Former New York Giants coach Jim Fassel has died aged 71 after suffering a heart attack on Monday.
The longtime coach began feeling chest pains during the day and was taken to hospital in Las Vegas by a friend. He later died of a heart attack while under sedation, his family have said.
John Fassel, Jim’s son and an assistant coach for the Dallas Cowboys, confirmed the news to the Los Angeles Times on Monday and said the family had gathered in Las Vegas.
‘Just a great man, great coach,’ Former Giants defensive end Michael Strahan said of Fassel on Good Morning America. ‘And, he will be missed. But, I was definitely shocked this morning to find out this news and I just wanted to send my love and condolences to his family.’
Former New York Giants coach Jim Fassel has died aged 71 after suffering a heart attack on Monday (pictured, during a game against the San Francisco 49ers in 2003)
The former NFL coach died from a heart attack on Monday, his son John Fassel has confirmed
A California native who played quarterback at Fullerton College, USC, and Long Beach State before being drafted by the Chicago Bears in 1972, Fassel’s playing career included several brief stops across various leagues.
In addition to the Bears, San Diego Chargers and Houston Oilers, Fassel also played for the CFL’s Toronto Argonauts and The Hawaiians of the now-defunct World Football League.
From there, Fassel began picking up work as a quarterbacks coach and offensive coordinator at Weber State, Stanford, and Utah, where he later served as head coach. He also had several NFL assistant coaching jobs in Arizona, Oakland and Denver.
After a brief stint as Giants quarterbacks coach in 1991 and 1992, Fassel returned to the team in 1997 to replace head coach Dan Reeves.
Fassel’s tenure in New York was initially impressive. Despite low expectations, he guided the Giants to a 10-5-1 record in 1997 while winning NFL Coach of the Year honors.
‘I was nervous before the season,’ Fassel told Giants.com in 2014. ‘We were the only team in the NFL unanimously picked last in their division. Well, we ended up 10-5-1, the first team to go undefeated in the NFC East. How did we do it? We had a plus-25 turnover ratio, we were very stingy with the ball, we led the league in 10-play drives, but we weren’t a high-scoring team. We just hogged the ball. Our defense got turnovers, we didn’t turn the ball over and we let other teams beat themselves. That’s still a formula that wins today.’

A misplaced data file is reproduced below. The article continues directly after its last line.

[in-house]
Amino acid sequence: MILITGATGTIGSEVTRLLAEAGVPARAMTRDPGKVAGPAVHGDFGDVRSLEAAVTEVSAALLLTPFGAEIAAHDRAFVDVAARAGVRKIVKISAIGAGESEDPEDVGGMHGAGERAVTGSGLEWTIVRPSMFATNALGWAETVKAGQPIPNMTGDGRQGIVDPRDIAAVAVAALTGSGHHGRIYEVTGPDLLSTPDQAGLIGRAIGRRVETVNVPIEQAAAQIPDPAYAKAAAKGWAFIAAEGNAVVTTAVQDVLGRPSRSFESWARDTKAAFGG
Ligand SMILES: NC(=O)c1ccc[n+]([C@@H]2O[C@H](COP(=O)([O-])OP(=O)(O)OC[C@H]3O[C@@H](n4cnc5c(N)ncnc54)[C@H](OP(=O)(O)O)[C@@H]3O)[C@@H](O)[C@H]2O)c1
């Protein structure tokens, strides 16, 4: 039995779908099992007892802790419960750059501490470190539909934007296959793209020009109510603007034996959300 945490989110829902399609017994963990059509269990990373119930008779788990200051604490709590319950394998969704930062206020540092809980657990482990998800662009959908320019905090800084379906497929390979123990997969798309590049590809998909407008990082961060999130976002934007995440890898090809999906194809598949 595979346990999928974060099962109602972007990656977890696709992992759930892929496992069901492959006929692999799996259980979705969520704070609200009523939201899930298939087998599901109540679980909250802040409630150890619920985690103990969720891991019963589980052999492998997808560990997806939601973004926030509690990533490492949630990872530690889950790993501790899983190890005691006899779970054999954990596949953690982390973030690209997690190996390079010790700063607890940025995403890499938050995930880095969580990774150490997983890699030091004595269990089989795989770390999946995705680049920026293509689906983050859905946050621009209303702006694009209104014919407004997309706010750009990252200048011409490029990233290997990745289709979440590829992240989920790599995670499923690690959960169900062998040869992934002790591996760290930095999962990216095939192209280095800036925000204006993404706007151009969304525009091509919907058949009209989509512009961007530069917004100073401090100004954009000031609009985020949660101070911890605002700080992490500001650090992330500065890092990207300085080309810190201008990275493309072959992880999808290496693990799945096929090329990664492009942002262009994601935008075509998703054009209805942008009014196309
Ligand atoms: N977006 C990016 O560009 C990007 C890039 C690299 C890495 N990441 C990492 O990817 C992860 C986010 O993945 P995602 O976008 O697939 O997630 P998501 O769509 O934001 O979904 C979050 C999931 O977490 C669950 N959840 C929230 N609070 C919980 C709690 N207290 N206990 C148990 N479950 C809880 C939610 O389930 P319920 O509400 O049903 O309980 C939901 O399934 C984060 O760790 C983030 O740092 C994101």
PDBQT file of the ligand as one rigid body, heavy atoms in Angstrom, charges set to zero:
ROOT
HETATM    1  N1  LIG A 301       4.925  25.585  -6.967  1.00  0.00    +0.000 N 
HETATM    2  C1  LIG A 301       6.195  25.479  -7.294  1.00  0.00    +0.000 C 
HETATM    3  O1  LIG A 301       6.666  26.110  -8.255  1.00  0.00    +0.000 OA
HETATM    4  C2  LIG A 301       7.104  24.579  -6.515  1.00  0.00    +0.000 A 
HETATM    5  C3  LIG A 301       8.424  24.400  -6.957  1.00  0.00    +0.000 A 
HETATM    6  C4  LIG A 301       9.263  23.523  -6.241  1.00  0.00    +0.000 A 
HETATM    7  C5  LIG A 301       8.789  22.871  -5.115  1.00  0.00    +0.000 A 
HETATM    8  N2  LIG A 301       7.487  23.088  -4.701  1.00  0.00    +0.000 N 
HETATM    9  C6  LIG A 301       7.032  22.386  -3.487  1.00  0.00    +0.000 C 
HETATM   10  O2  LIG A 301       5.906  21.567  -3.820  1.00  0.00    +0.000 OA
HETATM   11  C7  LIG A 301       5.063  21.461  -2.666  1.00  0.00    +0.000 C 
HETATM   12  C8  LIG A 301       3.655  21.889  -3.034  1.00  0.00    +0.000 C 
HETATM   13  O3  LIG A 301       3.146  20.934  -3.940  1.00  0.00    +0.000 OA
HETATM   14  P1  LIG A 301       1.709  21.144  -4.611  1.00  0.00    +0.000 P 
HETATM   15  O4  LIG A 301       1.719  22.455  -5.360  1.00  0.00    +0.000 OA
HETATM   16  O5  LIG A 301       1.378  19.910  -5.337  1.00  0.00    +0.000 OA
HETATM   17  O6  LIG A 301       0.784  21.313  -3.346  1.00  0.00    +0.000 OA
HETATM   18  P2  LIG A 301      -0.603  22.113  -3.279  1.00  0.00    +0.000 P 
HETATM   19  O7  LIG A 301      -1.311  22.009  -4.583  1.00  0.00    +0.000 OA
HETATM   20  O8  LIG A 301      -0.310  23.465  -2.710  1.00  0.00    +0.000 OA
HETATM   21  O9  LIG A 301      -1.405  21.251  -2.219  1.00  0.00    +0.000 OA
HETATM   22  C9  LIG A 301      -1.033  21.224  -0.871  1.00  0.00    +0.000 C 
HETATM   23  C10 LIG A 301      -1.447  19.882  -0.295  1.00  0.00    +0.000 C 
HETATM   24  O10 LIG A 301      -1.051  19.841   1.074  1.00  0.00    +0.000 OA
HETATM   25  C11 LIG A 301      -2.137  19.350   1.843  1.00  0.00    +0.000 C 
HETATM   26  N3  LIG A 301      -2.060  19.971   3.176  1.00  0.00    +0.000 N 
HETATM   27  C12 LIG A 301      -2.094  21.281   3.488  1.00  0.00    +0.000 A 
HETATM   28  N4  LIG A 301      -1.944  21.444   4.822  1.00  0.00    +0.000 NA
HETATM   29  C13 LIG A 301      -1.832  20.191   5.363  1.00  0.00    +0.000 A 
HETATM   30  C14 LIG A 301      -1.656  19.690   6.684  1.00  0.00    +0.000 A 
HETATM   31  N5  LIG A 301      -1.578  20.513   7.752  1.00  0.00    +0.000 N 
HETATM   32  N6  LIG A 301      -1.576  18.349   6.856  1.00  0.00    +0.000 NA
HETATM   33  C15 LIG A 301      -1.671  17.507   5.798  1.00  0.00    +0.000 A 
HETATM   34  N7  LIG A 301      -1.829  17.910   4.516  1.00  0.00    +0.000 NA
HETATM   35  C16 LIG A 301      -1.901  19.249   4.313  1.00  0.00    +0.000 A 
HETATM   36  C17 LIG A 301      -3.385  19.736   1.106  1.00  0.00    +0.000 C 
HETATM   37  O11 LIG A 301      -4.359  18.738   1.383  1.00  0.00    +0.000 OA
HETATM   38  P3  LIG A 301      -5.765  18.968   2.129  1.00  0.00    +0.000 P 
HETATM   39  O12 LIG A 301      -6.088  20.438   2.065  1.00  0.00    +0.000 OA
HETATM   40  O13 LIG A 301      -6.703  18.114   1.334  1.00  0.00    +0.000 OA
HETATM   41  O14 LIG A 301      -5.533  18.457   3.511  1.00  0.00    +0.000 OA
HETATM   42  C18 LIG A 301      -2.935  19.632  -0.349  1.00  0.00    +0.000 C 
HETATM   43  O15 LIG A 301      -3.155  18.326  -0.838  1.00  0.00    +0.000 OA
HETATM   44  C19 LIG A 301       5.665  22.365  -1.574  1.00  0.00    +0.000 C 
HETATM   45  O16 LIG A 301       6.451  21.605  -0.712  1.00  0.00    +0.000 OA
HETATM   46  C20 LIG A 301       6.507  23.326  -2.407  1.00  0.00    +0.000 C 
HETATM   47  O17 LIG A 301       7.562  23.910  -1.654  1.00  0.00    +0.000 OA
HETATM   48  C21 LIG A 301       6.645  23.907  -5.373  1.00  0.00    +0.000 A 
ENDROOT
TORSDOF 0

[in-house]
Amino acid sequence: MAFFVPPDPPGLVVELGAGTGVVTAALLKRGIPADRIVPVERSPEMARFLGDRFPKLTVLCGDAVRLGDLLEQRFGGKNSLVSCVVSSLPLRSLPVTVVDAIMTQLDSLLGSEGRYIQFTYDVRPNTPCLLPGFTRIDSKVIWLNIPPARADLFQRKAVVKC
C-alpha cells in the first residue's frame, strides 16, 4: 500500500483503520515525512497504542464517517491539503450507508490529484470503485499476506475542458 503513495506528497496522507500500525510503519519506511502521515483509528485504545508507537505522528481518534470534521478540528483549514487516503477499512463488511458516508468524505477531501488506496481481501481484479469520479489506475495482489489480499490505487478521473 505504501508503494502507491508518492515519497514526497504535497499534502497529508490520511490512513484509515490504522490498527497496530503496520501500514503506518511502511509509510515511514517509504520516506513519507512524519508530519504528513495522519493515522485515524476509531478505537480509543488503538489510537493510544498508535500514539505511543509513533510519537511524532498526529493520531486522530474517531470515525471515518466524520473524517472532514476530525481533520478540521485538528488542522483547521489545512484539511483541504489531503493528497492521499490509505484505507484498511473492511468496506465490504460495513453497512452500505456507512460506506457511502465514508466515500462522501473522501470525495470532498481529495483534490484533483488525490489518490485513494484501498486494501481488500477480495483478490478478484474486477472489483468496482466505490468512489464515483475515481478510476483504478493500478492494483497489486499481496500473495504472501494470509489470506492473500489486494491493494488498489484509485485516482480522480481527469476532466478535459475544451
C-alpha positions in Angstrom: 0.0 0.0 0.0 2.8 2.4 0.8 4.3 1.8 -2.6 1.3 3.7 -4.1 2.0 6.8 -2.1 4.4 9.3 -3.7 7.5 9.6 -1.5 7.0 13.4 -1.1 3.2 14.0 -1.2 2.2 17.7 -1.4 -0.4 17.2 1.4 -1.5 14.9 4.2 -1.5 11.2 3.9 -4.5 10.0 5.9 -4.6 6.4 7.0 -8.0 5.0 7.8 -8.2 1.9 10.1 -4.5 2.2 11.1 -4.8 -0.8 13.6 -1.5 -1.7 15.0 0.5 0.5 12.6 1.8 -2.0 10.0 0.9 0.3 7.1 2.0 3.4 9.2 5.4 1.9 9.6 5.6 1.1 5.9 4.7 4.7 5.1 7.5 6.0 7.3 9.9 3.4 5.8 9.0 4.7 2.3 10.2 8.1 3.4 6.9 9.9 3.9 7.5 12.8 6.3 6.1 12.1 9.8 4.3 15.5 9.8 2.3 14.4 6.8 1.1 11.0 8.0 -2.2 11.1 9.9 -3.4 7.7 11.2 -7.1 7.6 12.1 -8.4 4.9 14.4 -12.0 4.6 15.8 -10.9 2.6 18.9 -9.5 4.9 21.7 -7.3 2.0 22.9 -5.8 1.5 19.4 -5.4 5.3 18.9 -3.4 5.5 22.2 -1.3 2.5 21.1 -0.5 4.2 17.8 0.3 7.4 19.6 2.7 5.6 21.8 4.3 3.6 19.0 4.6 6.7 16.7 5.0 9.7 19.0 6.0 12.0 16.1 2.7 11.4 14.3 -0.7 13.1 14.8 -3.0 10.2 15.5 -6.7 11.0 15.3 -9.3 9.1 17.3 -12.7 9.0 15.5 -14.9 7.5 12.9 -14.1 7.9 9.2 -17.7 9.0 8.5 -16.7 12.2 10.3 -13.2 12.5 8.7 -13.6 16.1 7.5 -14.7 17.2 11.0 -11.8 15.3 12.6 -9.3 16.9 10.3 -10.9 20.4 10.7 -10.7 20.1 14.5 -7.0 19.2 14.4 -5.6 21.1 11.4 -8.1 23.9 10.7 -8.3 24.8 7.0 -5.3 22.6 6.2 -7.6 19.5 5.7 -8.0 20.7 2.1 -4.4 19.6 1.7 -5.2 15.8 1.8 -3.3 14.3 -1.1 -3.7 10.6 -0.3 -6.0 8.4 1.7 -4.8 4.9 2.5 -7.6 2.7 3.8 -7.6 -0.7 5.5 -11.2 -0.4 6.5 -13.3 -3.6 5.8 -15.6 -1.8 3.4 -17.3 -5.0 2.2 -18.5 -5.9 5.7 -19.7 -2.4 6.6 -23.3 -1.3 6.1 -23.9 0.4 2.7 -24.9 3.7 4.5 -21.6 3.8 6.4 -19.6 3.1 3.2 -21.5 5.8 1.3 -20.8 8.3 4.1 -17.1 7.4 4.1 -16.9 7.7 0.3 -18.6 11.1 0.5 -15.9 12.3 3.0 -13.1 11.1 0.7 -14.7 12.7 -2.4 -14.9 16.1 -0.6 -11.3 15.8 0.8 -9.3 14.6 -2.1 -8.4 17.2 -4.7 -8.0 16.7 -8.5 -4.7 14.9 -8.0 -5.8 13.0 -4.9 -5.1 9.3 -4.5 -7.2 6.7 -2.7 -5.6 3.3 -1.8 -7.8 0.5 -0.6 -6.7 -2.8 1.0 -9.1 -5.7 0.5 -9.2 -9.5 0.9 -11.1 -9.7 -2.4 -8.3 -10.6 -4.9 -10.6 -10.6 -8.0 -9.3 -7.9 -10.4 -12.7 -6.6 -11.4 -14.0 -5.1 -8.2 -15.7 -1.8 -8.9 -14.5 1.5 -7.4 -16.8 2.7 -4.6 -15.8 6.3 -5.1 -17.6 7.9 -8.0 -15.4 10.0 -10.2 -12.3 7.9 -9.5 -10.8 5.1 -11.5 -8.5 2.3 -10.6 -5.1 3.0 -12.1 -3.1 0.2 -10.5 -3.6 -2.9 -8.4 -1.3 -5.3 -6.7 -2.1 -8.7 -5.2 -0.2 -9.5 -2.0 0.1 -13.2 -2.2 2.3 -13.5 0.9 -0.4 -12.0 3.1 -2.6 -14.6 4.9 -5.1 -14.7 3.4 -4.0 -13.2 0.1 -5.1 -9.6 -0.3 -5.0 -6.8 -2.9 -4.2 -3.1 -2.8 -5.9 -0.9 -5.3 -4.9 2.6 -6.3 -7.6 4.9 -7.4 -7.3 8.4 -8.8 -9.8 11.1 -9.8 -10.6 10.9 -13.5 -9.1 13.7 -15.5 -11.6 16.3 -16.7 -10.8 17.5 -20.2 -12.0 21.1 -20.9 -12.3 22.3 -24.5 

Three years later, coached the Giants to Super Bowl XXXV, where they were annihilated, 34-7, by a Baltimore Ravens defense that ranks among the greatest in NFL history.
‘It was a great time, a great time,’ Fassel said.
Unfortunately for Fassel, the Giants fell off over subsequent seasons, and he was replaced with Tom Coughlin after the 2003 campaign.
Fassel went on to serve as a Ravens assistant before taking a job as the Las Vegas Locomotives head coach in the now-defunct United Football League.
Over his career, Fassel developed the reputation as a quarterback guru after working with top-overall pick John Elway at Stanford in the early 1980s and later helping Kerry Collins resurrect his career with the Giants in the early 2000s.
‘He was a huge part of my career,’ former Giants backup quarterback and assistant coach Kent Graham told The New York Times in 2011. ‘He was incredibly organized and clear with his players. He didn’t make things more complicated than they had to be.’
Over his career, Fassel (left) developed the reputation as a quarterback guru after working with top-overall pick John Elway (right) at Stanford in the early 1980s and later helping Kerry Collins resurrect his career with the Giants in the early 2000s
Fassel coached the Giants from 1997-2003, leading the team to the Super Bowl after the 2000 season. The Giants lost to the Baltimore Ravens 34-7 (pictured, before the match in 2001)
Jim Fassel led the New York Giants to win the NFC Championship Trophy, beating the Minnesota Vikings in the championship game in January 2001 (pictured holding the trophy)
Jim Fassel was head coach of the New York Giants between 1997 and 2003 (pictured talking to quarterback Eli Manning after a game in 2004) and later worked as a Ravens assistant coach